New Phoenix Center Study Finds that U.S. Unbundling Paradigm Collapsed Under Weight of Technological Advances and Unrealistic Economic Expectations Study notes that while unbundling may have been an appropriate policy for monopoly world of 1996, U.S. needs a new policy regime for competitive reality of the 21st century
WASHINGTON, June 26, 2013 /PRNewswire-USNewswire/ -- The unbundling paradigm contained in the 1996 Telecommunications Act was one of the most ambitious regulatory experiments in American history. Yet, despite high expectations, less than a decade later the experiment was over. In a new study released today, the Phoenix Center attempts to discern what happened in order to see if there are any lessons that can be learned from the experience.
With the benefit of hindsight, the Phoenix Center demonstrates that the demise of the unbundling regime in the U.S. was driven by three underlying economic causes: (a) the expectations of policymakers for competitive facilities-based entry into the local wireline market were unrealistic; (b) the unbundling regime was incentive incompatible in that the incumbent local phone companies were required to surrender market share to entrants without any (permanent) offsetting benefit; and (c) the rise of new alternative distribution technologies expanding the availability and quality of competing voice services. The study concludes that while unbundling may have been a sensible policy for the monopoly communications world of 1996, the presence of inter- and intra-modal competition and the inherent incentive problems with unbundling make it unsuitable for today's marketplace. As such, the United States needs a new policy regime for the communications market of the 21st century.
"If there is one take away from our paper, we hope it is the recognition that firms are not passive recipients of regulation," said study co-author and Phoenix Center President Lawrence J. Spiwak. "Hopefully, with the benefit of hindsight and lessons learned from the U.S. unbundling experience, future regulatory interventions in the communications marketplace will proceed with more humility and wisdom."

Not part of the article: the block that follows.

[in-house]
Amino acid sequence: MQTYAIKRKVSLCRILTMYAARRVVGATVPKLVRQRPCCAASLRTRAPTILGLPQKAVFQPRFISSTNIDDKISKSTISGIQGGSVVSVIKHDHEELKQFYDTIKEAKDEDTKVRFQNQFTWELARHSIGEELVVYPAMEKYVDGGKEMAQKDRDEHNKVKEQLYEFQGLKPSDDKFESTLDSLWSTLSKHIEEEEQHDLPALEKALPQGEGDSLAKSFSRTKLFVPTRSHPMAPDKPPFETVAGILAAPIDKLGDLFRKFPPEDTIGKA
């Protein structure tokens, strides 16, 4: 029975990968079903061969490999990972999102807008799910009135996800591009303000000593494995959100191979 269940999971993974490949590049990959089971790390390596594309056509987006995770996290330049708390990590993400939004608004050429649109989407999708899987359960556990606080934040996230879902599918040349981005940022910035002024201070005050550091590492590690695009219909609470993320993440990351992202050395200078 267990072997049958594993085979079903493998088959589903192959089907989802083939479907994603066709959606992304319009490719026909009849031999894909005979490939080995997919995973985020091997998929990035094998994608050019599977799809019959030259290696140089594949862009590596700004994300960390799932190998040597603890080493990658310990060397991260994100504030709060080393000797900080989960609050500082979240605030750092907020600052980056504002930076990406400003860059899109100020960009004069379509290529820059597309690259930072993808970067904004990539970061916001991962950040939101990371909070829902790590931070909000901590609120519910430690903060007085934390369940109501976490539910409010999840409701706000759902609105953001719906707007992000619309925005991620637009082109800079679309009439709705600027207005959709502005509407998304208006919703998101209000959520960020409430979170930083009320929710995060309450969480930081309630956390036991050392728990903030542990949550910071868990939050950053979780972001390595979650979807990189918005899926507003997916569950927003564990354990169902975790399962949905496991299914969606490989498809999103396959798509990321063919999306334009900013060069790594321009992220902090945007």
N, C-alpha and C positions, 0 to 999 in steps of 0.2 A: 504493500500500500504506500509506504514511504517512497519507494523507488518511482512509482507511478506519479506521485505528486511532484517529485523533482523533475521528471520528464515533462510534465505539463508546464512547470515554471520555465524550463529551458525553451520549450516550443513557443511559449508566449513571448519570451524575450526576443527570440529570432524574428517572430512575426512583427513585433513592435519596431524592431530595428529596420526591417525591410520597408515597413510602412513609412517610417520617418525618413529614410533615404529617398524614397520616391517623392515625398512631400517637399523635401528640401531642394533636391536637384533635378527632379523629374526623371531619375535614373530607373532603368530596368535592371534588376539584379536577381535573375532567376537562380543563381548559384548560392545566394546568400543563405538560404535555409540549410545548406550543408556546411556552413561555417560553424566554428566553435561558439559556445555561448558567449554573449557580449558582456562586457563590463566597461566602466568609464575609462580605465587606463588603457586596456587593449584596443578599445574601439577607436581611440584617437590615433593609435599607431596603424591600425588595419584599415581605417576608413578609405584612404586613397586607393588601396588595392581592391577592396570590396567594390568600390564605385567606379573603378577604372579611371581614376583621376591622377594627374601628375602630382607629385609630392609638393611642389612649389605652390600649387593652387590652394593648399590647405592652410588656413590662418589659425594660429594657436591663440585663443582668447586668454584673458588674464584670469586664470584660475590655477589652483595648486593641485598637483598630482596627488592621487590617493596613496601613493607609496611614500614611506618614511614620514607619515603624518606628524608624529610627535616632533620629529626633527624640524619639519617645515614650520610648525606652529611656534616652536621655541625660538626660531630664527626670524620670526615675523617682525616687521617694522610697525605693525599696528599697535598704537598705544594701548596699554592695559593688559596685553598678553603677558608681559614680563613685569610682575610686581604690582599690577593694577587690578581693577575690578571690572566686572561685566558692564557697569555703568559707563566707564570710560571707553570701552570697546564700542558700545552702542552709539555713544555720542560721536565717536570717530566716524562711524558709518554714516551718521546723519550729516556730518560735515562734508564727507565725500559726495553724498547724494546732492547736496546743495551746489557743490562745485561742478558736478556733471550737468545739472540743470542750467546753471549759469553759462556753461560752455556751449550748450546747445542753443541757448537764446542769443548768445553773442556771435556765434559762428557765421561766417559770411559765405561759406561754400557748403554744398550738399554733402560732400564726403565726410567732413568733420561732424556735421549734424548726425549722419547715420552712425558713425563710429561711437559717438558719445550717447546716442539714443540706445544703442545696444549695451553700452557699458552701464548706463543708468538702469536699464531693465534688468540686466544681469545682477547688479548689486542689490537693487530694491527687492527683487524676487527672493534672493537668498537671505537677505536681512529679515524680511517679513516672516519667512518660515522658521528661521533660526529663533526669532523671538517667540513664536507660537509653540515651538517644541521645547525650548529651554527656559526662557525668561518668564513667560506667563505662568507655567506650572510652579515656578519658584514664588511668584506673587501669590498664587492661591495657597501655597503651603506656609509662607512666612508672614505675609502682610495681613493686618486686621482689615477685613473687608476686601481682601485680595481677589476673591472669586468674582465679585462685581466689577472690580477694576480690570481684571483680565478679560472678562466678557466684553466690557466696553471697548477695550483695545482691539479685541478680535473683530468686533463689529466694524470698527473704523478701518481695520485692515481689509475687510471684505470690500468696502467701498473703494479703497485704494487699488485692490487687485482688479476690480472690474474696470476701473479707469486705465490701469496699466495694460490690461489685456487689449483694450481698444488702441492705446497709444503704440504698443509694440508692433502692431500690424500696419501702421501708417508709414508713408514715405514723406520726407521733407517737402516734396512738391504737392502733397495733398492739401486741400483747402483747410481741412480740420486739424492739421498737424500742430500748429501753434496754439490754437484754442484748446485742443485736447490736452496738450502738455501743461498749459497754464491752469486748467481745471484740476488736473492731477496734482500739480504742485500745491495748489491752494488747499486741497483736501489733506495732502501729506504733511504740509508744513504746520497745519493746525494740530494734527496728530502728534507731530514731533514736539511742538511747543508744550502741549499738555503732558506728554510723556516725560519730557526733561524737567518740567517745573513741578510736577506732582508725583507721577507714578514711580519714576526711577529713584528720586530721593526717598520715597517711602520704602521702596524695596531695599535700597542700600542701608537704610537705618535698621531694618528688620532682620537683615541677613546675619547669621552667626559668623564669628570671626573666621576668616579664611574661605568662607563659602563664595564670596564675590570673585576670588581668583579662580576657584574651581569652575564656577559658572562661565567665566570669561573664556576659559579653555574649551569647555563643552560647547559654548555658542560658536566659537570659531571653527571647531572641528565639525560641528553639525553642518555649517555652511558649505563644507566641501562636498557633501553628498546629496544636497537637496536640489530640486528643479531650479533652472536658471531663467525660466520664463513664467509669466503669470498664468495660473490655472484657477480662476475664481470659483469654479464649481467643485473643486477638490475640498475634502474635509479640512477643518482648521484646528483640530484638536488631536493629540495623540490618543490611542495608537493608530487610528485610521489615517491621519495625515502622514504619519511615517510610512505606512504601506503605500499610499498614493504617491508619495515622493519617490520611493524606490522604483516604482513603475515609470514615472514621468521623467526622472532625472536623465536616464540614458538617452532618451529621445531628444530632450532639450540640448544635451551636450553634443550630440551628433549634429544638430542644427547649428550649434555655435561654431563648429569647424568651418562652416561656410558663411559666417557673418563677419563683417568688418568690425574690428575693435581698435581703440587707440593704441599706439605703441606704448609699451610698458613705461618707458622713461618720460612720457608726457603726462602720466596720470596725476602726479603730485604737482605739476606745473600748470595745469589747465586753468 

"As a former senior economist for two national CLECs which relied heavily on unbundled access, I was on the front line of this debate and this paper outlines what I learned from that personal experience," noted study co-author and Phoenix Center Chief Economist Dr. George Ford. "The incentive problems with unbundling are nearly unavoidable, and to think that this paradigm could be resurrected with a different result is, in my opinion, folly."
The complete copy of the study, Phoenix Center Policy Paper No. 45: Lessons Learned from the U.S. Unbundling Experience, may be downloaded free from the Phoenix Center's web page at: http://www.phoenix-center.org/pcpp/PCPP45Final.pdf.
Disclaimer: An earlier version of this paper was prepared for USAID under contract No. EEM-I-00-07-00009-00; Order No. AID-527-TO-10-00002, for the Peru Andean Trade Capacity Building (PATCB) Program administered by Nathan Associates Inc.
The Phoenix Center is a non-profit 501(c)(3) organization that studies broad public-policy issues related to governance, social and economic conditions, with a particular emphasis on the law and economics of telecommunications and high-tech industries.
SOURCE Phoenix Center